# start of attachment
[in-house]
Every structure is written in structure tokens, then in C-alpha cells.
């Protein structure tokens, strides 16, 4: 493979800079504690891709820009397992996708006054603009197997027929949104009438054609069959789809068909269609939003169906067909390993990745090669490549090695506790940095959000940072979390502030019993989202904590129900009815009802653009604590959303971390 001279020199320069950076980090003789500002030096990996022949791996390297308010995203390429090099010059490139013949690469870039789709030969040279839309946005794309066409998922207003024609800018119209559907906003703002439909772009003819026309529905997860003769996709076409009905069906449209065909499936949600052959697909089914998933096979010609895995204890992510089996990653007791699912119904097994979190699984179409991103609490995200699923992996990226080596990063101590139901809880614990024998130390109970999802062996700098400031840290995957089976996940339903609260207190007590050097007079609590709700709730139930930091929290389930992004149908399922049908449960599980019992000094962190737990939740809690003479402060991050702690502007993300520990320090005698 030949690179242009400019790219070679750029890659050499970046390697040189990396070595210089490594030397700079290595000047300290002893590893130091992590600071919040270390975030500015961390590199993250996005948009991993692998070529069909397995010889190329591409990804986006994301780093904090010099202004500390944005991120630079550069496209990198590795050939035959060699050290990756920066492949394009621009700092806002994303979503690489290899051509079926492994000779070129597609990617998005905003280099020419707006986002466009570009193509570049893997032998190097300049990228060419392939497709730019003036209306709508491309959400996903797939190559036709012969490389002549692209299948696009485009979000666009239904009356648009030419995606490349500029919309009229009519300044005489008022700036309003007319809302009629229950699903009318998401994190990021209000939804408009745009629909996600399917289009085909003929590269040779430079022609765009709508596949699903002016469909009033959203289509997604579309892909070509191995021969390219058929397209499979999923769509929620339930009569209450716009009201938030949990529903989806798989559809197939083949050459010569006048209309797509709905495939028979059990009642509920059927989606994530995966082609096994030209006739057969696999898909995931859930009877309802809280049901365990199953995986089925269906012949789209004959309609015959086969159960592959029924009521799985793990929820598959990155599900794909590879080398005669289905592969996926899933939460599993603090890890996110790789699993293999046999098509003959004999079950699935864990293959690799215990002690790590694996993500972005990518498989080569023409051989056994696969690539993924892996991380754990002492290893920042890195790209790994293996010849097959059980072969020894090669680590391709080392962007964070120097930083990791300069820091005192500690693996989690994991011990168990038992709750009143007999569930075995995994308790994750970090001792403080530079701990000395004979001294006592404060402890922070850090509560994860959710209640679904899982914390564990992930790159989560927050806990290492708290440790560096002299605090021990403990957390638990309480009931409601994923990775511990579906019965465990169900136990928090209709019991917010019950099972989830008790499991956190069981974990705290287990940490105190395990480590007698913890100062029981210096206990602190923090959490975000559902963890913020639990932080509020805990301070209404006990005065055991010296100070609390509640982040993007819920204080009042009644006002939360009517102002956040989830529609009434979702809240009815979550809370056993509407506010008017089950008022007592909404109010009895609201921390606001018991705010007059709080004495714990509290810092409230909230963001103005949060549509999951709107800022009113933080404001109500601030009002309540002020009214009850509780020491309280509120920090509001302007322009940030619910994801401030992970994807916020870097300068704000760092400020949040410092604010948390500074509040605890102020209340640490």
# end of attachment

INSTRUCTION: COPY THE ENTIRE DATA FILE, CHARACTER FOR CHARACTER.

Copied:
[in-house]
Every structure is written in structure tokens, then in C-alpha cells.
């Protein structure tokens, strides 16, 4: 493979800079504690891709820009397992996708006054603009197997027929949104009438054609069959789809068909269609939003169906067909390993990745090669490549090695506790940095959000940072979390502030019993989202904590129900009815009802653009604590959303971390 001279020199320069950076980090003789500002030096990996022949791996390297308010995203390429090099010059490139013949690469870039789709030969040279839309946005794309066409998922207003024609800018119209559907906003703002439909772009003819026309529905997860003769996709076409009905069906449209065909499936949600052959697909089914998933096979010609895995204890992510089996990653007791699912119904097994979190699984179409991103609490995200699923992996990226080596990063101590139901809880614990024998130390109970999802062996700098400031840290995957089976996940339903609260207190007590050097007079609590709700709730139930930091929290389930992004149908399922049908449960599980019992000094962190737990939740809690003479402060991050702690502007993300520990320090005698 030949690179242009400019790219070679750029890659050499970046390697040189990396070595210089490594030397700079290595000047300290002893590893130091992590600071919040270390975030500015961390590199993250996005948009991993692998070529069909397995010889190329591409990804986006994301780093904090010099202004500390944005991120630079550069496209990198590795050939035959060699050290990756920066492949394009621009700092806002994303979503690489290899051509079926492994000779070129597609990617998005905003280099020419707006986002466009570009193509570049893997032998190097300049990228060419392939497709730019003036209306709508491309959400996903797939190559036709012969490389002549692209299948696009485009979000666009239904009356648009030419995606490349500029919309009229009519300044005489008022700036309003007319809302009629229950699903009318998401994190990021209000939804408009745009629909996600399917289009085909003929590269040779430079022609765009709508596949699903002016469909009033959203289509997604579309892909070509191995021969390219058929397209499979999923769509929620339930009569209450716009009201938030949990529903989806798989559809197939083949050459010569006048209309797509709905495939028979059990009642509920059927989606994530995966082609096994030209006739057969696999898909995931859930009877309802809280049901365990199953995986089925269906012949789209004959309609015959086969159960592959029924009521799985793990929820598959990155599900794909590879080398005669289905592969996926899933939460599993603090890890996110790789699993293999046999098509003959004999079950699935864990293959690799215990002690790590694996993500972005990518498989080569023409051989056994696969690539993924892996991380754990002492290893920042890195790209790994293996010849097959059980072969020894090669680590391709080392962007964070120097930083990791300069820091005192500690693996989690994991011990168990038992709750009143007999569930075995995994308790994750970090001792403080530079701990000395004979001294006592404060402890922070850090509560994860959710209640679904899982914390564990992930790159989560927050806990290492708290440790560096002299605090021990403990957390638990309480009931409601994923990775511990579906019965465990169900136990928090209709019991917010019950099972989830008790499991956190069981974990705290287990940490105190395990480590007698913890100062029981210096206990602190923090959490975000559902963890913020639990932080509020805990301070209404006990005065055991010296100070609390509640982040993007819920204080009042009644006002939360009517102002956040989830529609009434979702809240009815979550809370056993509407506010008017089950008022007592909404109010009895609201921390606001018991705010007059709080004495714990509290810092409230909230963001103005949060549509999951709107800022009113933080404001109500601030009002309540002020009214009850509780020491309280509120920090509001302007322009940030619910994801401030992970994807916020870097300068704000760092400020949040410092604010948390500074509040605890102020209340640490």